By no means is Hillary the only influential neoliberal in politics today; Obama is also referenced heavily in Shivani’s thought piece, as is Mr. Clinton and even George W. Bush. That said, its author views the presumptive Democratic Party nominee as the example par excellence, and views her espoused policies—many of them critical points of contention for Sanders supporters—as indicative of the internalization of the neoliberal mindset. The attack on trade unions, climate change and a messy break with fossil fuels and fracking, Clintonian criminal justice and welfare reform, debt/deficit reduction and slashing taxes, the $15 minimum wage, free college tuition—these issues and the people behind them matter. In Clinton’s neoliberal world, however, people are more or less “human capital,” as her shameless pandering to and trotting out of minorities in her campaign ads suggests. Even the references to her “firewall” among African-American voters in the deep South are, for all intents and purposes, dehumanizing. There is a wide range of experiences and opinions among the larger black community in the United States, and terminology such as this sends the wrong message about politicians thinking they do not and perhaps should not have to earn each and every vote.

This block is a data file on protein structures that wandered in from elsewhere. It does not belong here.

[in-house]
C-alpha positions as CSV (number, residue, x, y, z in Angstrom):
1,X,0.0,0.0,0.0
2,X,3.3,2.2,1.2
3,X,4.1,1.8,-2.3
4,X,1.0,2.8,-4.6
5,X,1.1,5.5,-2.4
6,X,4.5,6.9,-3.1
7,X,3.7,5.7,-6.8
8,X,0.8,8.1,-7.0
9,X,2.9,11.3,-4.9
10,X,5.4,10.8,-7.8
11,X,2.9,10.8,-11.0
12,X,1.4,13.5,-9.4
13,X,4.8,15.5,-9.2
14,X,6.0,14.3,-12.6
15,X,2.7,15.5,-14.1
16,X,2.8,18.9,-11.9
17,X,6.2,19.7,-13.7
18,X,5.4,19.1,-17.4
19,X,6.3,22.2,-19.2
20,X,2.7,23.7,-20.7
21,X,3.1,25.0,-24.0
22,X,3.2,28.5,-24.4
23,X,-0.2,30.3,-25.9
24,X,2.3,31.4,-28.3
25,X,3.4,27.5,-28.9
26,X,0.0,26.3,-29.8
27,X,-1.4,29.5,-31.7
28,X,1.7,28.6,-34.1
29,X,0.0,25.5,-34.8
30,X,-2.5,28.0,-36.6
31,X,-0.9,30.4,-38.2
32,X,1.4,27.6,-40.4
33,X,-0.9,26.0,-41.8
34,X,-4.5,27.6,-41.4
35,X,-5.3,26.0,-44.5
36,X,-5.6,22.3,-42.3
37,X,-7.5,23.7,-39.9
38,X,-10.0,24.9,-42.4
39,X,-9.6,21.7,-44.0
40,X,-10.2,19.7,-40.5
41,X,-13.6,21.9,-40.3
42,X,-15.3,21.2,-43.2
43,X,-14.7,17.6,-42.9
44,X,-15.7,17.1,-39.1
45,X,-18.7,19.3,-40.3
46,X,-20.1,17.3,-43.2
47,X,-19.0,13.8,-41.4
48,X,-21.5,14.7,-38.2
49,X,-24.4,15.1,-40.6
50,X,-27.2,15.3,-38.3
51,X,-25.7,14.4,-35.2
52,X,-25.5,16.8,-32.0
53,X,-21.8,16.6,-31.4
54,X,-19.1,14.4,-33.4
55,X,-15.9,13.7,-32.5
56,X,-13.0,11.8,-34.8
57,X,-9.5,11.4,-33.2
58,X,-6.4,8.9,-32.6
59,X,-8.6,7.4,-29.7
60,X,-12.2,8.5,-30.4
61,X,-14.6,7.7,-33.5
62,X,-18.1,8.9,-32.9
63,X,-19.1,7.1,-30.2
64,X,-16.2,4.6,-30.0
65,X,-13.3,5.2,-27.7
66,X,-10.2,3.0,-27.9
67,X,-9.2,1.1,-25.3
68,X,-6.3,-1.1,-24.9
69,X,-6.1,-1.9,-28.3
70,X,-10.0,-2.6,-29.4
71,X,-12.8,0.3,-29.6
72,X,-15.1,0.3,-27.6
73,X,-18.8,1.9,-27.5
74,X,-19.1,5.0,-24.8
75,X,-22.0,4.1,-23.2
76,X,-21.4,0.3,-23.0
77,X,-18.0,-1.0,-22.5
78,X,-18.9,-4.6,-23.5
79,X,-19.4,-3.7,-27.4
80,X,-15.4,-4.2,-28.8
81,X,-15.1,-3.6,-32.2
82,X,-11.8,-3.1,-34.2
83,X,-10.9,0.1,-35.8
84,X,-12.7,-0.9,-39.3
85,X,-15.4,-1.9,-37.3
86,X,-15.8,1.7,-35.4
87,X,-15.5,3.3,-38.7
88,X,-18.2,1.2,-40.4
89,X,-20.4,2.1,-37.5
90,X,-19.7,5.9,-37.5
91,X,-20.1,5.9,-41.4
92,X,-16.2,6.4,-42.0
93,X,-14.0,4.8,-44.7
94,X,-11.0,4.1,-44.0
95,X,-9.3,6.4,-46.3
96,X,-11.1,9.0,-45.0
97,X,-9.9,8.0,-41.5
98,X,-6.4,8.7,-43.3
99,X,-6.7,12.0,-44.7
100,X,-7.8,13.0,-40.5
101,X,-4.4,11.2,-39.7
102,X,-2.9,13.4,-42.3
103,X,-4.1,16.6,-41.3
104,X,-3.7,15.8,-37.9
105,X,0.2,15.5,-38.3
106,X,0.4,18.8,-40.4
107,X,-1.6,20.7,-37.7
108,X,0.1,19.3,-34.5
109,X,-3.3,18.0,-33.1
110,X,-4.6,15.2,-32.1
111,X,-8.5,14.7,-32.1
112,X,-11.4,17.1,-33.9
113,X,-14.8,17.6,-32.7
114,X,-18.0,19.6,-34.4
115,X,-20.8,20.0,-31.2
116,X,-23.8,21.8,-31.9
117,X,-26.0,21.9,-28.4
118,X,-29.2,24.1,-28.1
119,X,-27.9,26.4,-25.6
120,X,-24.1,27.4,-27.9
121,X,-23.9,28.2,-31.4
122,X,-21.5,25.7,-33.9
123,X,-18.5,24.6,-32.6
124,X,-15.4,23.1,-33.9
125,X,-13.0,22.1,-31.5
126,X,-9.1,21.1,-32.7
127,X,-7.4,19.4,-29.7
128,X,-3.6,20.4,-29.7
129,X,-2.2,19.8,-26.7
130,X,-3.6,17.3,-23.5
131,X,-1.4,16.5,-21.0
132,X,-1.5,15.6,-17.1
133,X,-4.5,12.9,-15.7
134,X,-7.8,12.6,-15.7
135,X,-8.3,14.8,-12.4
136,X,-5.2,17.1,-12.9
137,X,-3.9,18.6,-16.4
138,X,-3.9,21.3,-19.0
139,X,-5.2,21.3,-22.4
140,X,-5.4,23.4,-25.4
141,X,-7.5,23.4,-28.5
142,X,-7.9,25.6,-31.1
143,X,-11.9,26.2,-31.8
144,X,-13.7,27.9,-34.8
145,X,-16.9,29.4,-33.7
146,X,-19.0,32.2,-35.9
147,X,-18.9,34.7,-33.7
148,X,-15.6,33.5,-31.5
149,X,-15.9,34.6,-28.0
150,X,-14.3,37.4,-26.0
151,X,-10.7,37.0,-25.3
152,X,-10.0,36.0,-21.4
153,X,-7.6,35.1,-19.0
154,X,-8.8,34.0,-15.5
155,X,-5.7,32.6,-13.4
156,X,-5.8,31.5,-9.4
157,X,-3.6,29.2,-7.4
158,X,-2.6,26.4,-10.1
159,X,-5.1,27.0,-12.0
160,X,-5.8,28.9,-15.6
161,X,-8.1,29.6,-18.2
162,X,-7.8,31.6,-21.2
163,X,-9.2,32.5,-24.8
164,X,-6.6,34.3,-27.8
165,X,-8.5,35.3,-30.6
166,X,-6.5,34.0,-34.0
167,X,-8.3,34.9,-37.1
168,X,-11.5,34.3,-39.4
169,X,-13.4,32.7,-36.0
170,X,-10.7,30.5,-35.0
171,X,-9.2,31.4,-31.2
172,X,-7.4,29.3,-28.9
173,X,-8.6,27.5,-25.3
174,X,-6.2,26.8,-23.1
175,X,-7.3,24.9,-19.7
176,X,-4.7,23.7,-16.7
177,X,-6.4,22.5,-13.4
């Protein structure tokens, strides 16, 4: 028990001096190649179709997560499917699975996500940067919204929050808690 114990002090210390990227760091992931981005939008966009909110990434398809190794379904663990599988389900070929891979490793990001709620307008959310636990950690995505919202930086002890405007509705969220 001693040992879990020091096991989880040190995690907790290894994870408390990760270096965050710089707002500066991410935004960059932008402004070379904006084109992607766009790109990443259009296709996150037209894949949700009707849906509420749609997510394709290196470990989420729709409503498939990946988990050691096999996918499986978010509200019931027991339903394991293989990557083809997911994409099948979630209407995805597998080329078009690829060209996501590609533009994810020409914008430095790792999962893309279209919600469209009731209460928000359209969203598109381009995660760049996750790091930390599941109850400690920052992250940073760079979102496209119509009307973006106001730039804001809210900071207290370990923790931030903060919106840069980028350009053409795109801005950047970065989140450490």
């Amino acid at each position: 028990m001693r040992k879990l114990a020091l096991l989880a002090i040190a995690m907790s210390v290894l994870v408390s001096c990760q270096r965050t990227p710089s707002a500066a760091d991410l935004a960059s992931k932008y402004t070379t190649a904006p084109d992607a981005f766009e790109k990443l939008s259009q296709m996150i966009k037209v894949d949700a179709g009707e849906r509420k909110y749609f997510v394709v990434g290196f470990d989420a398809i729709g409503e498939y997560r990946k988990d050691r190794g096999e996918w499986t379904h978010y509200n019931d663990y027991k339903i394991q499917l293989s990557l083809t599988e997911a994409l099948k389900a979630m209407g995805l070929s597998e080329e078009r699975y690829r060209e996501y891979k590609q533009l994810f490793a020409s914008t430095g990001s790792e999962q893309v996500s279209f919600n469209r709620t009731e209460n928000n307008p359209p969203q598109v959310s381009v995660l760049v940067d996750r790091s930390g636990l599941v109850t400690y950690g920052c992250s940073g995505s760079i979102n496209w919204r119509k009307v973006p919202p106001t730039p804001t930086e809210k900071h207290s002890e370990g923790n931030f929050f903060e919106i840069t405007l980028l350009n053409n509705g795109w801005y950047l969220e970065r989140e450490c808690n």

The antithesis to the neoliberal movement marked by figures such as Clinton, Dubya and Obama has been identified by Anis Shivani and other social critics in the persons of Bernie Sanders and Donald Trump. A growing negative reaction to neoliberalism’s maintenance of the status quo within the American people, characterized by an anger toward established economic and political institutions, is seen as a key reason why both politicians have maintained such a high profile until the end of the primary season. In fact, many pundits envision Sanders and Trump as two sides of the same red-faced coin. In reality, the objects of scorn for Bernie Sanders and Donald Trump are quite different, as is their level of insistence on a reform of the political process to benefit the public. For Sanders, political reform is his raison d’être; for Trump, such matters are of secondary performance because the Republican primary produced a winner—him.